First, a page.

For many people, if they have heard about genetic testing for hereditary cancer syndromes at all, most will relate to BRCA1 and BRCA2 genetic testing and its relationship to hereditary breast cancer. Media also contribute to the overall knowledge; often emphasis in reporting BRCA1 and BRCA2 stories is placed on reducing breast cancer risk. However, there is another cancer risk associated with carrying a BRCA gene mutation that may not be the first to be addressed – an increased risk for ovarian cancer.
Women who carry a mutation in BRCA1 or BRCA2 have a lifetime risk for breast cancer ranging from 40% – 85%. Compared to the general population risk of 12%, this is a substantial elevated risk. Additionally, women with BRCA mutations also have an increased risk for a second breast cancer.
But also substantially increased is the risk for ovarian cancer. The lifetime risk for ovarian cancer ranges from 10% – 45% as compared to the general population risk of 2%. Other cancers associated with carrying a BRCA mutation can include male breast cancer, prostate cancer and pancreatic cancer. Options for managing this risk include increased surveillance, use of chemopreventive medications, and preventive surgery.
For women who have an increased risk to develop ovarian cancer, there are several options to manage this risk. Screening with CA-125 testing of the blood and transvaginal ultrasound and/or the use of oral contraceptives are often considered for women under age 35 or who are still considering having children. For women over age 35 and those who have completed their child-bearing, there is a surgical option to reduce the risk of developing this hard to detect cancer – surgical removal of the ovaries and fallopian tubes, also known as a bilateral salpingo-oophorectomy (BSO). By removing the ovaries and fallopian tubes from the body, the risk to develop cancer in this area drops significantly.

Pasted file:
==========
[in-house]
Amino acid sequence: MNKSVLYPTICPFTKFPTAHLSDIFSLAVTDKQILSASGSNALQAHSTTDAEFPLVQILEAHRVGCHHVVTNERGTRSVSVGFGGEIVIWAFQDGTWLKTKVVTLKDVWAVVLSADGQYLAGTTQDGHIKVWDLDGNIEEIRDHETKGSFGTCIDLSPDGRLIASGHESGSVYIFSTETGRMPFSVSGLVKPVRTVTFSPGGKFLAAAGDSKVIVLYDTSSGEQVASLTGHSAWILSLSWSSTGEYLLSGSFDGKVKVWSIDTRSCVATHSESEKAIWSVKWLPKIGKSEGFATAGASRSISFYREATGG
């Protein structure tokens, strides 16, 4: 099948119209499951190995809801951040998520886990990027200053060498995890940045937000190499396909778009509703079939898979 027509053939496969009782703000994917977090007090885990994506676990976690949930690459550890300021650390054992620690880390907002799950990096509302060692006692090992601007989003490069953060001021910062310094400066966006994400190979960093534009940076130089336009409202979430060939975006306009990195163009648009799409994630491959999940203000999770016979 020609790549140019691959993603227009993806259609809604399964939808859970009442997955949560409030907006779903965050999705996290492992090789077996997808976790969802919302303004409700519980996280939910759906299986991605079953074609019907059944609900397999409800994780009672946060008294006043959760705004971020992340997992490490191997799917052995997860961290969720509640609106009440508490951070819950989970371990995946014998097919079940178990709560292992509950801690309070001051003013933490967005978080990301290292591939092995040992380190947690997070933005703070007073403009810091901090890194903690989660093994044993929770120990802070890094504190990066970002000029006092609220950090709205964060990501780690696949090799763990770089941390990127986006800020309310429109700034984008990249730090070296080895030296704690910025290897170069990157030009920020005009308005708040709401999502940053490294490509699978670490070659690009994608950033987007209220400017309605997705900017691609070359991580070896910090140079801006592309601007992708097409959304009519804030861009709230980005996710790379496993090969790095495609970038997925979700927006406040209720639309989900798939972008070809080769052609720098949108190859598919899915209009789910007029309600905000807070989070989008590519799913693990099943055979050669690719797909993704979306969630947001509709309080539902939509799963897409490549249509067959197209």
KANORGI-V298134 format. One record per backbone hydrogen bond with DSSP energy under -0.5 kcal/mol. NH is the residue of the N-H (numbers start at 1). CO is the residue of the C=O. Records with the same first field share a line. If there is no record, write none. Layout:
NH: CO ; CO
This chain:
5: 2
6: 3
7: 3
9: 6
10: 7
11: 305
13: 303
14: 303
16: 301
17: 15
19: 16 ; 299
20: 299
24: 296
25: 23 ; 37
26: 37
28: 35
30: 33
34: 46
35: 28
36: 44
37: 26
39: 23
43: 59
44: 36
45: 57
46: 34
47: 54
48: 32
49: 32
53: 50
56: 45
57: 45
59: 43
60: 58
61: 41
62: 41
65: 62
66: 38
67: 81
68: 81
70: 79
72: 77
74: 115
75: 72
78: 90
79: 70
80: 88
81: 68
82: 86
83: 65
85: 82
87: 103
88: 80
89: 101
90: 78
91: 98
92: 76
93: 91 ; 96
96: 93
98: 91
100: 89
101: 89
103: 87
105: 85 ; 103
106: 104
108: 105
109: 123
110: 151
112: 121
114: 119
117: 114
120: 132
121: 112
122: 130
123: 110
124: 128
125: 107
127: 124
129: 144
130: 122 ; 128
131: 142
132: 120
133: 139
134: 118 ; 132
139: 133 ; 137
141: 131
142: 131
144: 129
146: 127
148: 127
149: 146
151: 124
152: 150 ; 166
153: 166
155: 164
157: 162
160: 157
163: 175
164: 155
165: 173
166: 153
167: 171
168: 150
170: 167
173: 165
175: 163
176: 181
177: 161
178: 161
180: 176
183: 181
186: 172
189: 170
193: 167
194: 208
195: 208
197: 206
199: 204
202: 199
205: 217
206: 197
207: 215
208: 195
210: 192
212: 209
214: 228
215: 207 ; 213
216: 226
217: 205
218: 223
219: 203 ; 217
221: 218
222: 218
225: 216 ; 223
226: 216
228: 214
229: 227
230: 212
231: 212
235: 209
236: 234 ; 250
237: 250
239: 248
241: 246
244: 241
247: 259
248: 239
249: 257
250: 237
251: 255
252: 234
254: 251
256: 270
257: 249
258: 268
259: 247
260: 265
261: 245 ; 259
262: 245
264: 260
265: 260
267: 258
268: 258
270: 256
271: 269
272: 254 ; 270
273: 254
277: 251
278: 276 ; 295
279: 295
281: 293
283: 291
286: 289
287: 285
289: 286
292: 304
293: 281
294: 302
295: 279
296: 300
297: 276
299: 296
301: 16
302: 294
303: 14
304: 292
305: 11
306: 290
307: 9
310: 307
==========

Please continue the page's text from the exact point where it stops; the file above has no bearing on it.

A recent study has shown just how significant this decrease in risk is. This study, which observed almost 5,800 women who carry BRCA1 or BRCA2 mutations over the course of almost six years, showed that by preventively removing the ovaries, the risk for developing ovarian, fallopian tube or peritoneal cancer was reduced by 80%! It also found that this preventative surgery reduced the mortality rate of BRCA1 and BRCA2 gene carriers by 77%. This is largely in part due to decreasing the rate of ovarian, fallopian tube and peritoneal cancers in these women. Additionally, removing the ovaries (and thus the main source of estrogen and other hormones) from the body reduces the risk for breast cancer. Therefore, this preventative surgery is quite successful in reducing the risk of cancer for women who carry a BRCA gene mutation.
It is important to remember that while BSO does significantly reduce the risk of ovarian cancer, careful consideration of the risks and benefits of this procedure should be thoroughly discussed with a health care professional. One should weigh the benefit of cancer risk reduction against the consequences of induced surgical menopause on one’s health and quality of life.
Take the next step:
- Contact the U-M Comprehensive Cancer Center’s Genetics Clinic for information on individual or family evaluations.
- Read about the BRCA gene and genetic testing at the U-M Comprehensive Cancer Center.
- Learn more about ovarian cancer from the American Cancer Society.
- Read the reference article: Finch A, et al: Impact of Oophorectomy on Cancer Incidence and Mortality in Women with a BRCA1 or BRCA2 Mutation. J Clin Oncol 32, 2014
The University of Michigan Cancer Genetics Clinic provides counseling for people with a personal or family history of cancers that may have genetic links. If a link is confirmed, our specialized physician and genetic counselors will develop a plan for additional screening or lifestyle changes to help reduce cancer risk.
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